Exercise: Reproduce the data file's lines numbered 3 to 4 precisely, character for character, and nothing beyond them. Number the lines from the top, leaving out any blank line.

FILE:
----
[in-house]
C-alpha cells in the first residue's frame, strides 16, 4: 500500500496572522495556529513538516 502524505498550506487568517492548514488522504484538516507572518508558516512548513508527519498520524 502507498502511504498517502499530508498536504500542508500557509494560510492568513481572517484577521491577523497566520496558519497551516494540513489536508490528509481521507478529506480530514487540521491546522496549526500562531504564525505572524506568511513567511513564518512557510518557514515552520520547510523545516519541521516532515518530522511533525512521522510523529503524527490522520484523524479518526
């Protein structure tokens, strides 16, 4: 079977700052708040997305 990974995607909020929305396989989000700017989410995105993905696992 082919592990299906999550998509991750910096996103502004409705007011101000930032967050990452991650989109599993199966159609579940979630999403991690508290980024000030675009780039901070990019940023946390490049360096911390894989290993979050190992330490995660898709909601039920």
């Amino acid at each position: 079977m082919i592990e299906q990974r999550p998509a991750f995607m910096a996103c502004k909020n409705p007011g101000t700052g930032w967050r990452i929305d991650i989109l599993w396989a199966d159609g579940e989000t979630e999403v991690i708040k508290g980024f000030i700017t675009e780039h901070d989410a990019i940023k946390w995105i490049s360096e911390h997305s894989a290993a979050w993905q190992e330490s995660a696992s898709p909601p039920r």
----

């Protein structure tokens, strides 16, 4: 079977700052708040997305 990974995607909020929305396989989000700017989410995105993905696992 082919592990299906999550998509991750910096996103502004409705007011101000930032967050990452991650989109599993199966159609579940979630999403991690508290980024000030675009780039901070990019940023946390490049360096911390894989290993979050190992330490995660898709909601039920």
């Amino acid at each position: 079977m082919i592990e299906q990974r999550p998509a991750f995607m910096a996103c502004k909020n409705p007011g101000t700052g930032w967050r990452i929305d991650i989109l599993w396989a199966d159609g579940e989000t979630e999403v991690i708040k508290g980024f000030i700017t675009e780039h901070d989410a990019i940023k946390w995105i490049s360096e911390h997305s894989a290993a979050w993905q190992e330490s995660a696992s898709p909601p039920r």